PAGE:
I have always loved those moments when, through a black, brooding and menacing sky, a shaft of bright, brilliant sunlight breaks through and illuminates the ground beneath it. Or when in an airliner you’re thundering along the runway under dark skies to be thrust into the air, clawing your way through the black clouds until quite suddenly, you burst into clear skies and bright light, the brilliance of which is enhanced by the darkness that preceded it. The light was always there. It didn’t disappear. It just couldn’t be contained any longer and upon its release the world is transformed.
I have always thought of the transfiguration of Jesus in a rather similar way. Imagine all the glory, all the brilliance, all the power and wonder of heaven, gathered, compressed and packed into a small, vulnerable physical body. The pressure it would be under to manage its containment. But here, just for a moment, it cannot be held anymore, and it bursts out in all its astonishing intensity.
For Jesus and for the three disciples present, it’s a moment of incredible significance and lasting encouragement. Indeed, Peter writes about it many years later in his 2nd letter and acknowledges God the Father honouring His son.
How did it happen? It came out of Jesus setting aside specific time with his close friends for worship and prayer and during that time God intervened. We’re told that the figures of Moses and Elijah appeared alongside Jesus. Two very significant figures, representing the supreme law of God and the supreme voice of God. We can only speculate as to what was said, but I can imagine their voices of encouragement: ‘Well done Jesus – Go on! Keep on!’ In Jesus was everything they had dreamt of and all that history had longed for. Jesus, being assured and affirmed that He had chosen the right path. And then, into this incredible moment, Peter dashes in with a desire to capture it, contain it and box it in. I have sympathy with that reaction; that overwhelming impulse to take the moment and wrap it up for later. But in doing so, Peter is missing out on the wonder of the moment, for what is happening, is happening now. How many times I wonder have I, have you, missed out on a significant encounter with God because we have been too absorbed with ‘the later’ rather than with ‘the now?’ Peter would have been better served by absorbing the moment, for the glory of God cannot be constricted or contained, and Jesus is not to be placed on the same level as any human figure, no matter how revered, and so God speaks: ‘This is my Son, the beloved. Listen to Him.’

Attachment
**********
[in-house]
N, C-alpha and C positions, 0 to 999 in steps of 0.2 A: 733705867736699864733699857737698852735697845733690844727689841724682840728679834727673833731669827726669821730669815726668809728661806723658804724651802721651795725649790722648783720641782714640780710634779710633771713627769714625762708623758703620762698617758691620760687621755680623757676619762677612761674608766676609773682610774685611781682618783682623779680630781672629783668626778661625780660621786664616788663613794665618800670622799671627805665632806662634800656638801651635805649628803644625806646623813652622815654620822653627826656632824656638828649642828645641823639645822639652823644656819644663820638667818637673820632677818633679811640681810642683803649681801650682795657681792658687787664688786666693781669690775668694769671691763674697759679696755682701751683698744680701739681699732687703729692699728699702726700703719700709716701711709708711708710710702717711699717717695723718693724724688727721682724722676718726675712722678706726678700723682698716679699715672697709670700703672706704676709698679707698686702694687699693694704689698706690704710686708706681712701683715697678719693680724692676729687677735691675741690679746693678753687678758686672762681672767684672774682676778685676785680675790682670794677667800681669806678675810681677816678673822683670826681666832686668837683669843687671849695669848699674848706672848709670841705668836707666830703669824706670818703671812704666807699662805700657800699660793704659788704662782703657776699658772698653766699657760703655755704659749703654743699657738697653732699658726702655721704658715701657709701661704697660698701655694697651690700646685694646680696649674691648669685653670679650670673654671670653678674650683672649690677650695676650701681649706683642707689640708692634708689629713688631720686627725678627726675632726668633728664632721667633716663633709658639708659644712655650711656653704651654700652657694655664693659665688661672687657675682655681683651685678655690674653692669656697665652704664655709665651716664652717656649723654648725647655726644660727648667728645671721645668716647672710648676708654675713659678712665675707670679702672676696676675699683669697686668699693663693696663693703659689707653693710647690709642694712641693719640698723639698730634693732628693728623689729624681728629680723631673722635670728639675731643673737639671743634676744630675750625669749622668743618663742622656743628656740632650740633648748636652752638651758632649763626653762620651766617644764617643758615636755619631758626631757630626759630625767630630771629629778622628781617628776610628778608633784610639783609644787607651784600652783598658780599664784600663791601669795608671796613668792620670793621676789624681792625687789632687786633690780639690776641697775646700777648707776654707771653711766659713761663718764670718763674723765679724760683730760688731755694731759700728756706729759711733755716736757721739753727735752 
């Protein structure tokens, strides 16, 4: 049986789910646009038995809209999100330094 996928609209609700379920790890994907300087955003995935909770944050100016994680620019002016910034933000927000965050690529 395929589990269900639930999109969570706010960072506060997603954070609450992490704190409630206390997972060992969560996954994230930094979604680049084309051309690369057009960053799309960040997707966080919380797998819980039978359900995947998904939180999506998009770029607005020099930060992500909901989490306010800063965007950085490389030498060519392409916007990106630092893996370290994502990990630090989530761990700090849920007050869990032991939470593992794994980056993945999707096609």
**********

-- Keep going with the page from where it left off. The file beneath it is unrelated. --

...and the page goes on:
Affirmation and instruction, but notice that the first thing they are instructed to do, is to listen.
How often, I wonder, do we try and do what Peter proposed? How often do we restrict and limit and shape God to what we want Him to be rather than what and who He really is? How often do we limit God to what we understand of Him or have experienced of Him? We could live a thousand lifetimes and still just be starting in that adventure. I wonder what areas of our lives may need barriers removing today? What is God saying to you and to me? Are we giving Him a time and a place to do that? What unique things is He wanting to reveal through you? How is He speaking to you about reading and understanding His word? What is he encouraging in you? What is He wanting to transform, revolutionize, transfigure in you? Are we listening?
May we all find the heart and the hunger to allow Him the opportunity to speak with us and to release so much more within us.
Rev Dave Clark
Vicar of the Benefice of Upper Wensleydale